Stain Removers

7 Stain Removers That Will Surprise You

7 Stain Removers That Will Surprise You

It’s Sunday night, and the youngest child has stained the white kimono that she has to wear tomorrow to her karate competition? You’ve run out of detergent, your washing machine has broken down, or you only notice all this on Monday morning when you’re leaving? We have all experienced these moments of great tension, but don’t panic!

The reflex in this case: open your refrigerator and your pantry! You’ll be surprised to find foodstuffs that can save the day!

Milk

Unless you are vegan, chances are you have a bottle of milk in the fridge.

Milk has stain-removing properties: when boiled, it clings to dirt and makes it easier to remove it from its surface.

The treated garment is immediately cleaned, the milk leaves no trace, and it has another advantage: it does not damage the fabric, which remains soft. Also, it allows for detaching of fragile supports which do not support the application of other detergents like:

  • nubuck;
  • velvet;
  • wool.

Soda

Cola contains citric acid, which disinfects and removes stains. It is effective for:

  • cleaning one’s toilet (mixed with lemon juice);
  • removing blood;
  • washing dishes (it is effective against grease and greasy stains);
  • fight against corrosion;
  • shine coins, windshields, or engines.

Please note: once the soda is applied, rinse the treated surface with water. As it dries, the sugar can crystallize and leave behind traces.

Eye Makeup Remover

Eye makeup remover is used to dissolve makeup without damaging the skin and eyes. It acts in the same way on any fragile support. A practical and handy solution to remove:

  • makeup;
  • excrement on a delicate surface like nubuck (by mixing it with ammonia);
  • tomato on leather (also mixed with ammonia);
  • water stag on leather.

Note: if used on colored fabrics, makeup remover can bleed!

Soda water

Unlike soda, carbonated water does not leave any traces when drying. However, it is recommended to dry the treated surface thoroughly to avoid moisture marks.

You can:

  • clean a stainless steel sink;
  • clean a refrigerator (with salt);
  • remove black stains from porcelain;
  • gently remove red wine from suede, nubuck, or leather;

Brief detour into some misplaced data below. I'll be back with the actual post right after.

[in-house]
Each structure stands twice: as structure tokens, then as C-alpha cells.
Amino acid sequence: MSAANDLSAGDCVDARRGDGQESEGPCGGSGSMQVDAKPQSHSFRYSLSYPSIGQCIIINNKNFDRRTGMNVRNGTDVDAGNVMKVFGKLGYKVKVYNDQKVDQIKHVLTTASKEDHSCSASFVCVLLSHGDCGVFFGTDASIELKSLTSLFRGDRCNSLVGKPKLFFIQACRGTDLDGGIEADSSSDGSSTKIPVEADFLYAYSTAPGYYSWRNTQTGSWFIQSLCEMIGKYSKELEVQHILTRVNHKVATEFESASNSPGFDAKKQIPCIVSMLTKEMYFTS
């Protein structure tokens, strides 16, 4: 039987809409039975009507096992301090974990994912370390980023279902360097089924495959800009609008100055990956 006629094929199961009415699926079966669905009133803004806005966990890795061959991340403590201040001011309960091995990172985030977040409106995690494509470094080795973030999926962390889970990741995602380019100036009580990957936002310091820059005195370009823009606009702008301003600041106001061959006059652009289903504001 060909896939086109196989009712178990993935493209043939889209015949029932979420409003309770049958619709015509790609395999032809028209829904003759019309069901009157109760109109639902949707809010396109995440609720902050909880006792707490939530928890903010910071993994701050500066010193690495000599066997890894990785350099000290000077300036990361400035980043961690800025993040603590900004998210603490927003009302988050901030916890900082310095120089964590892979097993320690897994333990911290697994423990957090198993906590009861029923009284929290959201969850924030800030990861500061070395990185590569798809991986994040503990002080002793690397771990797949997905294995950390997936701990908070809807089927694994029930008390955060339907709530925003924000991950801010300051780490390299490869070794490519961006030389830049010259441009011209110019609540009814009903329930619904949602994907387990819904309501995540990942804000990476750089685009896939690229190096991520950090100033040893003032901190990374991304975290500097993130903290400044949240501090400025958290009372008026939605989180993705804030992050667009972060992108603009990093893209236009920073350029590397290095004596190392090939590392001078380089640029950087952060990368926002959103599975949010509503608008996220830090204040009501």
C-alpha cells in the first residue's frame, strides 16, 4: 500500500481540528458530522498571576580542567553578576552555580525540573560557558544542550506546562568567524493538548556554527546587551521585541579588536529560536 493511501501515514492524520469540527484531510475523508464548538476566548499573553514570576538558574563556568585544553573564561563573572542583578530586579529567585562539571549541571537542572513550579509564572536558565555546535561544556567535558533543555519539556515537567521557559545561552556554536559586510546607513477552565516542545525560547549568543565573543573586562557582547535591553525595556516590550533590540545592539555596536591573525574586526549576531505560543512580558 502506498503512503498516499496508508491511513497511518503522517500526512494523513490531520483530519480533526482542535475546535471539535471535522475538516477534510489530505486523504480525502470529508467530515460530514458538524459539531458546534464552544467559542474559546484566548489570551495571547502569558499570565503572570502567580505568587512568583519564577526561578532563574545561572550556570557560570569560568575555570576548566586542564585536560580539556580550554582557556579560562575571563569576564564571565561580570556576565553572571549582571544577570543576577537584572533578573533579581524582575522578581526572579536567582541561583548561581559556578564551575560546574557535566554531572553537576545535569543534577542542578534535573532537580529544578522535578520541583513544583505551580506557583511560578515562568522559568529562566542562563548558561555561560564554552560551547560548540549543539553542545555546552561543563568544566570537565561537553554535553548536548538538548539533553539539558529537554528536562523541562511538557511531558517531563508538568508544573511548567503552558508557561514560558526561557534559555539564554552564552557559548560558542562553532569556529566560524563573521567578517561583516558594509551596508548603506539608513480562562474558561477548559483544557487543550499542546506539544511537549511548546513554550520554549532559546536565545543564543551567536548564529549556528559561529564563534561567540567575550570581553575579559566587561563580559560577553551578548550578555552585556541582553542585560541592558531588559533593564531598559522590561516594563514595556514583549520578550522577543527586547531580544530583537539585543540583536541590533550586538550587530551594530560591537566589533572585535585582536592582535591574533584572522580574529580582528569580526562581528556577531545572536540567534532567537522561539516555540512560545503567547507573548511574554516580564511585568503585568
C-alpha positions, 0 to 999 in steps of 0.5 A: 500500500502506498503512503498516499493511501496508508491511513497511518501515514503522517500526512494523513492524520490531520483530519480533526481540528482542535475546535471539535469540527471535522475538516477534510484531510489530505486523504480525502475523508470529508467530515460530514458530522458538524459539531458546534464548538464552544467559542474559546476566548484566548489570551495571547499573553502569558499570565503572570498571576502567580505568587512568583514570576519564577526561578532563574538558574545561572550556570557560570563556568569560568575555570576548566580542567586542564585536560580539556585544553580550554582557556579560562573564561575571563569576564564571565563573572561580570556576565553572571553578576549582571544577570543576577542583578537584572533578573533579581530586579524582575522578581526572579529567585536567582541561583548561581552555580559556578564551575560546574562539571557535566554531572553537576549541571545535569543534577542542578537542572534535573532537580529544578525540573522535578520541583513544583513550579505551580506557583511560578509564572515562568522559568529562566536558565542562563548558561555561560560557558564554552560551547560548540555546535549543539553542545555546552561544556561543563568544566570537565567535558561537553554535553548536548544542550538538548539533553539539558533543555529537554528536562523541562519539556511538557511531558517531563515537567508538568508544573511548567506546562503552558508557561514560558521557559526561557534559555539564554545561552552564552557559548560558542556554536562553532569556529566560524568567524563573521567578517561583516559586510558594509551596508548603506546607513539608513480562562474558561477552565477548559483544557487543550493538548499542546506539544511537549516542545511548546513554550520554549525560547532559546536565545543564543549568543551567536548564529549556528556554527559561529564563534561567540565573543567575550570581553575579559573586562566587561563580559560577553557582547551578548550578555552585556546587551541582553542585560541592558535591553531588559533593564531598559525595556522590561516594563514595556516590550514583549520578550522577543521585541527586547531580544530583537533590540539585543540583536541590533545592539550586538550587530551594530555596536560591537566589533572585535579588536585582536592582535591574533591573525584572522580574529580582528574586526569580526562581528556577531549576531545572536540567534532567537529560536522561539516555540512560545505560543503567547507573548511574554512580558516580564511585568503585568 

• removing urine stains from wood, floors, or walls.

Shaving Foam

There is nothing like shaving cream to remove greasy stains! Grease penetrates deep into the fabric, but shaving foam replaces carpet shampoo: it loosens fatty substances and holds them in place. Then brush it off.

This trick works for:

  • tea and salad dressing stains;
  • chewing gum.

Sugar cubes

Do you have satin or silk clothes? Drying is the trickiest part.

Read our handy sheet on how to clean a stain on satin, then concoct a little bath with:

  • white vinegar;
  • water;
  • sugar.

This technique works perfectly to remove superficial water-based paint stains. 

Breadcrumbs

A stain on non-washable wallpaper does not necessarily mean it’s ruined. While You should avoid most detergents containing water, there are solutions even if the wallpaper is severely marked! Try gently rubbing the stain with:

  • an eraser;
  • a bread crumb;
  • a soft, clean, and dry cloth.

After discovering these everyday objects used as cleaning products, don’t forget to share your experience in the comments below.

Read more:

Stain Removers

How to Clean Food Stains on Marble;

Removing Feces Stain;

3 Professional Steps for Cleaning a Window;

Superb Tips for Removing Grease Stain;

Descaling of Toilets;

How to Strip Carpet Glue;

How to Clean a Cast Iron Barbecue;

Great Tips to Remove a Vomit Stain.

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